Small businesses can participate in voluntary work
Columnist Dean Swanson says even with limited human capital, small businesses can give back to their communities in big ways.
How can a small business participate in volunteer work without sacrificing too much time/energy? I have observed that many CEOs do this and find that it is a valuable experience for their business. In the next two columns, I will share the piece that Brett Farmiloe, one of SCORE’s content partners, did recently. He is also the founder and CEO of Terkel, a Q&A site that converts insights from small business owners into high-quality articles for brands.
To help small businesses discover the best ways to participate in volunteer work, we asked CEOs and small business owners this question for their best insights. From joining a larger effort to making a donation to a local charity, there are several resources that allow your business to participate in volunteer work without sacrificing too much time or energy. Here are some ideas:
Join a larger effort. Joining larger volunteer efforts allows small businesses to give back to the community without over-dedicating scarce time or resources. For example, entering a charity race, donating goods to a charity auction, joining a community cleanup day, or participating in a food drive are all great options. These projects often have simple systems for groups to join. The event staff takes care of the organization and administration so businesses can drop in, do good, and return to business without planning and executing the event. — Tasia Duske, Museum Hack.
Volunteer online. A great way to volunteer without sacrificing too much time/energy is to volunteer online. If you are a software company, offer your services to charities and organizations that would benefit from your tools. Same with if you are an SEO company, help build a better site for organizations for free. These types of volunteer work are usually low-cost and low-energy but still better for a community. — Michael Jankie, Natural Patch.
Organize a fundraising event. Every community service group requires monetary donations, but you don't have to open your checkbook to help. Instead, host a fund-raiser for your favorite charity. You may make a difference by organizing a philanthropic raffle, walkathon, race, or other community event and offering something just as valuable as money: your time. — Veronica Miller, VPNOverview.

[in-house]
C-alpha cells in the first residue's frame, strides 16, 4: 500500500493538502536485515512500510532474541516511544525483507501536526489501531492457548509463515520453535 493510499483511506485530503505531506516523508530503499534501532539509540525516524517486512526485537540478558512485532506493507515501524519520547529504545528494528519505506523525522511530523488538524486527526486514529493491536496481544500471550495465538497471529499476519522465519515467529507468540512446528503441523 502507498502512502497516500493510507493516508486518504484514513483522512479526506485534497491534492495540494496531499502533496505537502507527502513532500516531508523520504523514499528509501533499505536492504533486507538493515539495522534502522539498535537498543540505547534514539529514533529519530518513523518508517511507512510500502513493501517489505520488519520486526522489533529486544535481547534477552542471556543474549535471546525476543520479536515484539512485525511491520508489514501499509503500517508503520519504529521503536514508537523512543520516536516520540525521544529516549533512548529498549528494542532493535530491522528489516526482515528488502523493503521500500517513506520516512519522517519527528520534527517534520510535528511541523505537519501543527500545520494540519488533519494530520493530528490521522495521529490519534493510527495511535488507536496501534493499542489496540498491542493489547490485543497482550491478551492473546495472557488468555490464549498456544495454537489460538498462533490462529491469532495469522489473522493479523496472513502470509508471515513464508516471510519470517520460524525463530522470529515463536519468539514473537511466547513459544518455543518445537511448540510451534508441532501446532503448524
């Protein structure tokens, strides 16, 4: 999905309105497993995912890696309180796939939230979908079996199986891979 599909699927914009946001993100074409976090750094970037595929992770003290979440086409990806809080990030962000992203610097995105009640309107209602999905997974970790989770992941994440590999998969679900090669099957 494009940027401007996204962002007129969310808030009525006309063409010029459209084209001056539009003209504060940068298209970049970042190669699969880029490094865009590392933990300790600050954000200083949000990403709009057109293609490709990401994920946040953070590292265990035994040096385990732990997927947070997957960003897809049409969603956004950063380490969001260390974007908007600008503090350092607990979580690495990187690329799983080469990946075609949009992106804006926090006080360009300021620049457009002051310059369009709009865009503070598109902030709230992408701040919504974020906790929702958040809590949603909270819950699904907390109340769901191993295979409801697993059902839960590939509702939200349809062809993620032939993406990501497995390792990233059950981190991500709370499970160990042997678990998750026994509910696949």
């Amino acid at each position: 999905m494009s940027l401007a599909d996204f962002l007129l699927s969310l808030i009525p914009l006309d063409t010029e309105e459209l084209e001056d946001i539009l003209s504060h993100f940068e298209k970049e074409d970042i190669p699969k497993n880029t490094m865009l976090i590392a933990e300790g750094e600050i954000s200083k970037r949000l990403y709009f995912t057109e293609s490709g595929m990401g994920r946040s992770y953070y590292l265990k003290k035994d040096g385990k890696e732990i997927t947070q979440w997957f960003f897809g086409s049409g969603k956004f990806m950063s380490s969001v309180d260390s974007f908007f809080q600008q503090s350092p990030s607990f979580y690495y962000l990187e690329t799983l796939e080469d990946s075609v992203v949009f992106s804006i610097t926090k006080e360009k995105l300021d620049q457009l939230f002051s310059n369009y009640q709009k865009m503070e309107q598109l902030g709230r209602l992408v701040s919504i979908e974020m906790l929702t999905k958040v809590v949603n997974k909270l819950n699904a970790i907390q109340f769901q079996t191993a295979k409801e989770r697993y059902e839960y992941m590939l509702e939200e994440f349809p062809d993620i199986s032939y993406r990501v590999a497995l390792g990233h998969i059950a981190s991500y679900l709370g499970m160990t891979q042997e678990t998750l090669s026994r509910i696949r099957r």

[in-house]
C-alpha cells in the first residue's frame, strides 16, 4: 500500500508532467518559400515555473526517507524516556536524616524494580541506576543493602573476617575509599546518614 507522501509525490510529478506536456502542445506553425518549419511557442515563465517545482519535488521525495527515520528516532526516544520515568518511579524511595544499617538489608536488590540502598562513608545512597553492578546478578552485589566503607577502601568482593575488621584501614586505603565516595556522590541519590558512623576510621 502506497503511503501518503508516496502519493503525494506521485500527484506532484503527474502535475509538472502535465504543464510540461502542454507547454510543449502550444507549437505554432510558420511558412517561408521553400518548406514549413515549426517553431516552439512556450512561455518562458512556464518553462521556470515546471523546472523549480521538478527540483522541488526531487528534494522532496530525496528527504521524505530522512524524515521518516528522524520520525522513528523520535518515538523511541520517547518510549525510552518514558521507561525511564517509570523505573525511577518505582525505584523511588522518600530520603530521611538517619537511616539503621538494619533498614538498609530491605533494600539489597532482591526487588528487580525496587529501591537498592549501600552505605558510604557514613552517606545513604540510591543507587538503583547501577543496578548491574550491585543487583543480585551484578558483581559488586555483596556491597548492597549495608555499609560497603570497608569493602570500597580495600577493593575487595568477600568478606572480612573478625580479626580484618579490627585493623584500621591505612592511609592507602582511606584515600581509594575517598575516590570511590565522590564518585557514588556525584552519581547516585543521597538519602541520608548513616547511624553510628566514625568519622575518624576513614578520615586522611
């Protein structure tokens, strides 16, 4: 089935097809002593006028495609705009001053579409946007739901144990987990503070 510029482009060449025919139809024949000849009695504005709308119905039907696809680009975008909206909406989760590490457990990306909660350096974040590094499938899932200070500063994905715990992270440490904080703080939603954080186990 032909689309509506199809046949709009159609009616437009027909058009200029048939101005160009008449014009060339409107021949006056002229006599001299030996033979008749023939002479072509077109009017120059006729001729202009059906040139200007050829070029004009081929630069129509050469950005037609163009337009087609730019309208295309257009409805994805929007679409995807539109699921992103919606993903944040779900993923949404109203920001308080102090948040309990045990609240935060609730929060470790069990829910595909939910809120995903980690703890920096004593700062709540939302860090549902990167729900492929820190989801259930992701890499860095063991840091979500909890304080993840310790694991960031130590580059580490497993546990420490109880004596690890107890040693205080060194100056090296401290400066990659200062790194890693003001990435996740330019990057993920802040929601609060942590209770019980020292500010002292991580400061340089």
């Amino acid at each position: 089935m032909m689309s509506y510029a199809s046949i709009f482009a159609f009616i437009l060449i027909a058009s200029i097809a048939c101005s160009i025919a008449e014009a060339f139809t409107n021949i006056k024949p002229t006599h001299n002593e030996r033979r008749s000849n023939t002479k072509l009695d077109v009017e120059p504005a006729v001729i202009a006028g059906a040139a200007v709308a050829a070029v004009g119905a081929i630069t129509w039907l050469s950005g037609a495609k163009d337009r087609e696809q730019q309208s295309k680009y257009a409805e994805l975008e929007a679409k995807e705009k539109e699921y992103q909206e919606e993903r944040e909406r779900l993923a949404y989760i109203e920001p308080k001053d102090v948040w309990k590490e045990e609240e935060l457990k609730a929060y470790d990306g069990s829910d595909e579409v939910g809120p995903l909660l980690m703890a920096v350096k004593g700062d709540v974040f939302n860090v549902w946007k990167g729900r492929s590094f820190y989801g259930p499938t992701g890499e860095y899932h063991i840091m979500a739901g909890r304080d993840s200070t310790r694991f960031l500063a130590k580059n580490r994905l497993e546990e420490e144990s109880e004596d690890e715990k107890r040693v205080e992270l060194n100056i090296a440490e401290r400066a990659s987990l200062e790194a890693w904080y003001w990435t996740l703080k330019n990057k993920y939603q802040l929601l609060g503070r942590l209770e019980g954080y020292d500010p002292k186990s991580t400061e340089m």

Host an item drive. Plan an item drive for an organization or cause you support. That could be a school supplies drive for your local schools, a canned food drive for a local food bank, or a clothing drive for families. Notify employees about the drive, have a collection area, and coordinate to have someone drop off the donations. Item drives can make a big difference in your community, and they don't take up too much time or resources to plan. — Tyler Read, Personal Trainer Pioneer.
Sponsor volunteer surrogates. If you want to do some good in your community but don’t have the bandwidth to do so, simply use a surrogate. In other words, find some volunteer mercenaries of sorts. Let me explain by example, as this is precisely what our company does each year. Rather than taking a full day of our entire team’s time to volunteer at a food bank or build a community garden, I instead pay the local high school’s JV baseball team to do so for us. I purchase their new jerseys for the year (usually around $1,200), and in exchange, the team spends an entire Saturday doing volunteer work on our company’s behalf, usually picking up trash in the park.
This is a win-win-win scenario. The community benefits from a cleaner and more beautiful park, the baseball team gets brand new jerseys, and our company effectively funds two meaningful purposes. In my opinion, paying surrogates is the only way to do volunteer work. — John Ross, Test Prep Insight.
Build your schedule first. Build your monthly volunteer schedule first to find the organization that has the needs that fit your time best, rather than picking the opportunity first and trying to stuff their time requirements into your jam-packed schedule. Set aside time in your individual and collective team schedules for volunteer opportunities, then use a volunteer platform or reach out yourself to connect with not-for-profits that need your team’s help. You may even be able to score virtual opportunities that are virtual or flexible by nature, which makes scheduling a little easier. If a prospect doesn’t fit your schedule, move on to the next – there are plenty of worthwhile causes that all need and deserve volunteer help. — James Diel, Textel.
In my next column, I will share some more ideas on this topic.
Dean Swanson is a volunteer Certified SCORE Mentor and former SCORE chapter chairman, district director and regional vice president for the North West Region.